So he joined the Marines – taking off a semester to sign up with the Corps as a reservist, and go through boot camp and School of Infantry training.
“My dream, ever since I was super super young, was to be a Marine – my mom even made a fake uniform for me,” he adds. The break from school seemed a good time to realize his lifelong dream, and address some things about himself that he wanted to change. “I wanted to serve. I wanted to fix a few things about myself and align my head with my goals and a mission.”
He returned to Saint Rose ready to start over – in graphic design. Terry had loved art classes in high school, and during his first year at Saint Rose, had enjoyed sitting in on a design class. When he found out that the Saint Rose graphic design program ranked among the country’s top programs, he transferred in.
“I completely fell in love with design – the culture, and what there was to learn,” says Terry, who appreciated the program’s technical rigor and emphasis on visual storytelling.
While going to school, he continued his Reserve service of one weekend per month and two weeks each summer – a schedule he’s continued since graduating from Saint Rose. Terry was never called to deploy – although he would have liked to, he feels that he has accomplished what he set out to do. He completes his service this year.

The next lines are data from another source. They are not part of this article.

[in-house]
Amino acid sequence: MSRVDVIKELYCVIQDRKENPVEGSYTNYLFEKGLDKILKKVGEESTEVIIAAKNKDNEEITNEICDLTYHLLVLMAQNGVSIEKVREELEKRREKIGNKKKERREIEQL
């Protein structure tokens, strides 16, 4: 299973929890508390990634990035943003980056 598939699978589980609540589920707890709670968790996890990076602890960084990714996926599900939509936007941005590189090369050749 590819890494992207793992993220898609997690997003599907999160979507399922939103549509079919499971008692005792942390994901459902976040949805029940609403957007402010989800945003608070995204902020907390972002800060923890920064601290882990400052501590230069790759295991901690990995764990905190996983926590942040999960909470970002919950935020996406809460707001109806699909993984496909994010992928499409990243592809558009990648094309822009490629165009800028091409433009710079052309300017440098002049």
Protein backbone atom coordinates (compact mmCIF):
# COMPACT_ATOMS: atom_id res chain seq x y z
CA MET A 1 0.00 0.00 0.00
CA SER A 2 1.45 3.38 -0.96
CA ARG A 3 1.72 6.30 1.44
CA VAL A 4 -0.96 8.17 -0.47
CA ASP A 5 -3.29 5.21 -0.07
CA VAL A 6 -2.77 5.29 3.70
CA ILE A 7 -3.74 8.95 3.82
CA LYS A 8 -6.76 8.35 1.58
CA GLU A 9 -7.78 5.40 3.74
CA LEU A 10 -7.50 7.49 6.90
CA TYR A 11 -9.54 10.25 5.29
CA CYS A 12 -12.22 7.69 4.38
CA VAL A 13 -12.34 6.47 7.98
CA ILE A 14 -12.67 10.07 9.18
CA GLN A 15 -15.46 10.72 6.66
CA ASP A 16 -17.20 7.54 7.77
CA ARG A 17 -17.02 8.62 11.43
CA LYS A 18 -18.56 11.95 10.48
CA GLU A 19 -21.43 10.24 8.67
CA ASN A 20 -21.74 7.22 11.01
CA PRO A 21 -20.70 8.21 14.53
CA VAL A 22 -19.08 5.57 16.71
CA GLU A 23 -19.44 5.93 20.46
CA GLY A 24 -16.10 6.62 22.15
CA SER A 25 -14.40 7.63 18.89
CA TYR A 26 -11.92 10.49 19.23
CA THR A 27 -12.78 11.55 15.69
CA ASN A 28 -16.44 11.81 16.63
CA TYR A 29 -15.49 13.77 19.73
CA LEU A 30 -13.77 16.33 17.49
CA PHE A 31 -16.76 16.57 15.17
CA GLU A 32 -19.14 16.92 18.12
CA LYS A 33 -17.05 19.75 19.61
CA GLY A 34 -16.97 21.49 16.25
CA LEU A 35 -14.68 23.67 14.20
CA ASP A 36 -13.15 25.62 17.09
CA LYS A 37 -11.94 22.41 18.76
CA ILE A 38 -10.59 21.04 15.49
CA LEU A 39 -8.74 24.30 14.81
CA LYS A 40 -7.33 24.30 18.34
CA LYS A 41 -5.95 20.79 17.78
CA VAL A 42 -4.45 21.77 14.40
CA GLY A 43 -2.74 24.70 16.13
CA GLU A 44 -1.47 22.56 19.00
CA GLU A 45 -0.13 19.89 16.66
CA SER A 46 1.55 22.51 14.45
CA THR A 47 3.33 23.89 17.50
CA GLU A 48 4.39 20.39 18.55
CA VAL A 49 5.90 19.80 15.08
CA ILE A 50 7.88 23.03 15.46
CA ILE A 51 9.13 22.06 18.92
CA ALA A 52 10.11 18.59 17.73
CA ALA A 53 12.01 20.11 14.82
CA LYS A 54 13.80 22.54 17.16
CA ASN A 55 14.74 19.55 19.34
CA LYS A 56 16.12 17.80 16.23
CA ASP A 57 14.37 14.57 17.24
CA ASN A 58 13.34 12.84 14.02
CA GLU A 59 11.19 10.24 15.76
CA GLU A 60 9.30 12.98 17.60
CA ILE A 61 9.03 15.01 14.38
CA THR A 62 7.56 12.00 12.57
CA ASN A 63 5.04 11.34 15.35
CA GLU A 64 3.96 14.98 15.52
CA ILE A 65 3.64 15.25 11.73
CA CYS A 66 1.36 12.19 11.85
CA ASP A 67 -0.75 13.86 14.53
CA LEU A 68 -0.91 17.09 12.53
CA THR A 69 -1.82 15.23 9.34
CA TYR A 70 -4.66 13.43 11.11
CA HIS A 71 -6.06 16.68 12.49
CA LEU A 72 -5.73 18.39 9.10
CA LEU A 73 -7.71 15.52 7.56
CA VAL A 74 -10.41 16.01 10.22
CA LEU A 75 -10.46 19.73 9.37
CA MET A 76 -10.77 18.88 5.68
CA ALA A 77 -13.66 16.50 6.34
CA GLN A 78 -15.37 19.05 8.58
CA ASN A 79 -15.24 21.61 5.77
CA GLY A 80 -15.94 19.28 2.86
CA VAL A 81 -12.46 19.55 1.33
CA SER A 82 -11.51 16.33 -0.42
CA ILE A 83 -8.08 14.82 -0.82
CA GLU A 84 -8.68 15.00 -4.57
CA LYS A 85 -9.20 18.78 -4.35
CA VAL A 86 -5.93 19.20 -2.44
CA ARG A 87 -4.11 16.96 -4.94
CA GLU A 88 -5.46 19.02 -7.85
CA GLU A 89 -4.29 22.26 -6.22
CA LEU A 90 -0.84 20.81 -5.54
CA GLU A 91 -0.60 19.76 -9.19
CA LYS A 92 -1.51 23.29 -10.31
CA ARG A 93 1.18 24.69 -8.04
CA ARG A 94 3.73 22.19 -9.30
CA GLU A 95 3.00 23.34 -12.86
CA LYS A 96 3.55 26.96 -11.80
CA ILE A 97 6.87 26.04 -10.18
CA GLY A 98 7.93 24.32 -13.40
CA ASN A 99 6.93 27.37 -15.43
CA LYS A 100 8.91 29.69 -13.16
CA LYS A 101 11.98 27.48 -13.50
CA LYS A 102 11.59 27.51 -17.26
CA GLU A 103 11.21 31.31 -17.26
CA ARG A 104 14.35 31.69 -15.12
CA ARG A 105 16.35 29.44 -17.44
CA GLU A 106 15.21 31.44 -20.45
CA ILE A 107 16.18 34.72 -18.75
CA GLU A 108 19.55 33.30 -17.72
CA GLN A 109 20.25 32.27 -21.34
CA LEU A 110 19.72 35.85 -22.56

Staying true to his mission
Watching a documentary about legendary type designer Doyald Young, Terry became enthralled with typography. That newfound love of type helped shape his senior project, Point Man, a 68-page tribute to veterans suffering from post-traumatic stress disorder.
Focusing on the number 22 (Terry cites a 2012 study that says 22 U.S. veterans take their lives daily), the book features Terry’s interviews with 22 veterans. He studied calligraphy “obsessively” for 22 hours per week, and built his own pens, to develop hand lettering that told each individual’s story.
“I learned so much about my brothers and sisters in arms,” he says. “There’s one Marine who writes poetry to cope with his PTSD, and I was the first person he ever showed his poetry to. The whole project was so emotional.”
Point Man was also physically exhausting: Because of a misjudged deadline, Terry found he had to complete more than a dozen interviews in a few days. “It was crazy,” he says. “It was madness.”
Thanks at least in part to his Marine training, he found the discipline and focus to power through the project. “The military experience also helped me put things into perspective more easily, in terms of problem solving and looking at the reality to a situation, in work or life,” Terry says. “I also feel I’m more mission-oriented: Whatever it takes to accomplish that mission, I don’t let anything get in my way.”
Being a card-carrying member of the military as well as the design world, Terry adds, gives him a better understanding of both sides. “I can empathize with people better because of that,” he says. “It helps me speak to audiences with my work.”
He’s grateful for the experiences that led him to his present situation – even the initial misstep through music. “If I had followed that path, I would have been a pretty upset person, and not doing something as profound with my life,” he says. “After that first year of feeling like a failure, and rebooting myself during the Marine Corps, and the four years after that, it’s been really satisfying.”